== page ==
Fitting in the Flu Shot: Part 2 - The Pain Factor and... Exercise?
Avoiding pain or needles is a pretty common reason why people avoid getting the flu shot. In 2016-2017, the Centres for Disease Control has determined the nasal spray flu vaccine, FluMist, to be ineffective, forcing a return to “the shot”.1 Of course, injections aren’t on my top 100 fun things to do list, obviously, but I’m basically unfazed by them—I have a decent pain tolerance, I suppose. The fact that people will completely avoid getting a flu shot due to injection pain doesn’t make sense to me—especially if you have asthma and acquire the flu, the pain of IVs in the hospital is 100(0) times worse than a quick shot and the day or so of usually mild discomfort afterwards.
However, just by trial, I did make my flu shot experience a bit less of a pain in the a—arm, this year. (What did you think I was going to say?)
Post-shot pain management: No meds.
This year, I followed my flu shot immediately with physical activity. Nothing ridiculous, I didn’t go do a bunch of push ups, I did my daily plank challenge before I got the shot because 2 minutes and 15 seconds seemed like a bit much to do three hours after a flu shot, and I intentionally got my injection in my non-throwing arm, but I did play various running, throwing, and tagging sorts of games with my athletes starting about 5 minutes following my flu shot.
Oh, and I acted like a t-rex and crawled around on the floor on my hands and feet like a bear and/or dog. I used my arms.
The next day, which is often when I find I have a bit more soreness at the injection site, I did not-frequent-in-my-everyday-life things like operating an old-school service elevator and hauling around large boxes of sports equipment.
Then I used my arms far more in one afternoon than I probably have in the last month or two combined and spent the afternoon in a sport wheelchair, playing wheelchair basketball and wheelchair tennis for about an hour, helping a friend out with a demonstration.
And guess what—the internet was right (again). It definitely didn’t hurt more, and it probably helped.2 In fact, doing some more reading, studies have indicated that exercising after the flu shot might actually make your injection more effective while helping to avoid side effects like soreness—bonus! Exercise, according to research from the University of Sydney in Australia, boosts immune system functioning in general, but may be particularly effective prior to and following the influenza vaccination.3 This 2013 research states that even a single bout of exercise produces immune system change, known as a stress response.5 The effects of exercise on immune response vary from person to person, but it is believed that this stress response produces more infection-fighting white blood cells—these cells then also travel to tissues (such as muscles, which undergo growth by being damaged—what are known as ‘micro-tears’), and the body becomes on a heightened “alert” of sorts for intruders—viruses, or germs.5 In this case, when a flu vaccine—deactivated virus—is introduced to the body when the immune system is already on high alert, these white blood cells then may more fiercely attack the invaders5—helping to create a stronger immune response to the activeflu virus next time it enters the body, preventing us from getting sick.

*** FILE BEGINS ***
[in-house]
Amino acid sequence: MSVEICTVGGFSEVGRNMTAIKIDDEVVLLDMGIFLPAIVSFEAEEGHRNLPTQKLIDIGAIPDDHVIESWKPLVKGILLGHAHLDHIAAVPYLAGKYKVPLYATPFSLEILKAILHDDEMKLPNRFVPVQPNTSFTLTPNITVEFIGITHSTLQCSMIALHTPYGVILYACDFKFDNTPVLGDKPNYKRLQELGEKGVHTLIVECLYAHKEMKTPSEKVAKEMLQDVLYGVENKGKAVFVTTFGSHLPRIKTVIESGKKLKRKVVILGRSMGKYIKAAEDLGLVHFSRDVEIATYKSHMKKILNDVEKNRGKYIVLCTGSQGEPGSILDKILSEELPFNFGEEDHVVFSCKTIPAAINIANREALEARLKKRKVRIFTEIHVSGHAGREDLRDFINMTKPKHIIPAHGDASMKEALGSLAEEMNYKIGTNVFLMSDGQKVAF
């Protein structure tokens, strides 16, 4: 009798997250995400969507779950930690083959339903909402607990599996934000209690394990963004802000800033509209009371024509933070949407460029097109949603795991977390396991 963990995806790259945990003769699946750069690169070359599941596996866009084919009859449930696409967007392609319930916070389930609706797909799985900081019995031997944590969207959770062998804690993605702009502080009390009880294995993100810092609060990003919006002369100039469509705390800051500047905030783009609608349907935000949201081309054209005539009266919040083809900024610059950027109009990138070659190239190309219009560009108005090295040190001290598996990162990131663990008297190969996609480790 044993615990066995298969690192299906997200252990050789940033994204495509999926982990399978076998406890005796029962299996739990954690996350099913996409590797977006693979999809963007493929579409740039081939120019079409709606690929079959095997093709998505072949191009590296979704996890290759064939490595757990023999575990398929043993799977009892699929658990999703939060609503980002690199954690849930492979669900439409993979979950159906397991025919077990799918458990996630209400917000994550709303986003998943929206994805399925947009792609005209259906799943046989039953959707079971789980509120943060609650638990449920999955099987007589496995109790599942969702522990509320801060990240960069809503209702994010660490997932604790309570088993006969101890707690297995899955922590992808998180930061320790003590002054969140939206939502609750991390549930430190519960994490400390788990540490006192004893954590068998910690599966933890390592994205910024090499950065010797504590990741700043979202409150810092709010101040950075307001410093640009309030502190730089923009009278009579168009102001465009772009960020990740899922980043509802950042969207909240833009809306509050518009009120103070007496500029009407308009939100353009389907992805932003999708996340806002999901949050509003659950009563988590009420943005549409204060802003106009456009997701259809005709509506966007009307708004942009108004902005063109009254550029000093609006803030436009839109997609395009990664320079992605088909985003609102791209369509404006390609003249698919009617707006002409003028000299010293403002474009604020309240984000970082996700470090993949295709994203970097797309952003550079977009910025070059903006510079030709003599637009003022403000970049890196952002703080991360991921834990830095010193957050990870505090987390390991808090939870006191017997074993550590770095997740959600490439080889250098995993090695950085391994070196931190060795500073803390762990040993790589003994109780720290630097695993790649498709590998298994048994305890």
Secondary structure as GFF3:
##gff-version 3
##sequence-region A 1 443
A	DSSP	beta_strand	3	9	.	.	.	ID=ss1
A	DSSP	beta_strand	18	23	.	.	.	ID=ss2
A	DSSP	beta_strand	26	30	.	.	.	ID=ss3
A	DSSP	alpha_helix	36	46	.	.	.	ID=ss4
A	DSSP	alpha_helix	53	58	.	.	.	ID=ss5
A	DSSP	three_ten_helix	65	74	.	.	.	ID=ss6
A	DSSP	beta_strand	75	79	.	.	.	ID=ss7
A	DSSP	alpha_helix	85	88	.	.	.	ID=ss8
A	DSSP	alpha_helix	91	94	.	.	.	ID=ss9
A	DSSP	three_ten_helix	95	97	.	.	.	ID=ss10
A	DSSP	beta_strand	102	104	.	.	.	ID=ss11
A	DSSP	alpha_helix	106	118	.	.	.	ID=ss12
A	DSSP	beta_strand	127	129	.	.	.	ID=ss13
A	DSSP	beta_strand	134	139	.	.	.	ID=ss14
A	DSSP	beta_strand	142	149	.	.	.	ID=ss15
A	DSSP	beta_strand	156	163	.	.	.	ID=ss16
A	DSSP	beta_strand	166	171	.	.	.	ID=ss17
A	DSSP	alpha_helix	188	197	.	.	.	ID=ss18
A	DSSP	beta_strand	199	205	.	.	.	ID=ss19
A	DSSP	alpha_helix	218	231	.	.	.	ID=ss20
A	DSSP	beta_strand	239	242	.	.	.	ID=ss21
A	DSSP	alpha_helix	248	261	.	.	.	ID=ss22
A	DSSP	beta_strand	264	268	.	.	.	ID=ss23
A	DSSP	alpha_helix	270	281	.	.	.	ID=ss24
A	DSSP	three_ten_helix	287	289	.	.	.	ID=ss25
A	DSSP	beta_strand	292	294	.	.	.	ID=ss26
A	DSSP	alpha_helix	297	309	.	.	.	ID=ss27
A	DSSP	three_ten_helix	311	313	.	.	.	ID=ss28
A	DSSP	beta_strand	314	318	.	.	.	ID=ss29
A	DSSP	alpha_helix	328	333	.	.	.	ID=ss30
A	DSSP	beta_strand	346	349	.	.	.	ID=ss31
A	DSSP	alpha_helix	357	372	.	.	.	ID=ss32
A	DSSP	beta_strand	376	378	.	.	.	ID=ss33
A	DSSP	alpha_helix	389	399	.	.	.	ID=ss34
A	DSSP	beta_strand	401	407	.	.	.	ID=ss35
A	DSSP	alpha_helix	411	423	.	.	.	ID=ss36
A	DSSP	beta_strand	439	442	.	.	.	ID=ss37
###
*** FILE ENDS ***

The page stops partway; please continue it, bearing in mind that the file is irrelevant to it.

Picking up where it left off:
Further research is needed on both of these topics. But you know what? Even if there’s just a chance that exercise helps with pain OR improving my body’s responsiveness to the flu, it’s a pretty easy step to take. The study noted that further studies are needed to determine which type of exercise intervention may be best—muscular strength/endurance type activities versus cardio, like cycling, but noted that just simple walking isn’t likely to provoke enough of a stress response in your body to help things along greatly.5 While it may take a few years and a lot more research before you’re asked by a health care provider to start partaking in jumping jacks (or something!) before and after your flu shot, there’s certainly no real harm in partaking in some extra activity in the day prior, day of, and day after your flu shot—your body will still thank you! (More information on exercise and asthma can be found here.)
A couple years ago, I went to my doctor for a flu shot. She said “You can take some Tylenol for pain later."
“Or, I could not,” I said.
She tried to re-state her case and I said I’d be fine. She laughed—“Yeah, I know you can handle it."
Maybe when I see her in December, I’ll recommend that she consider recommending exercise over Tylenol. ;)
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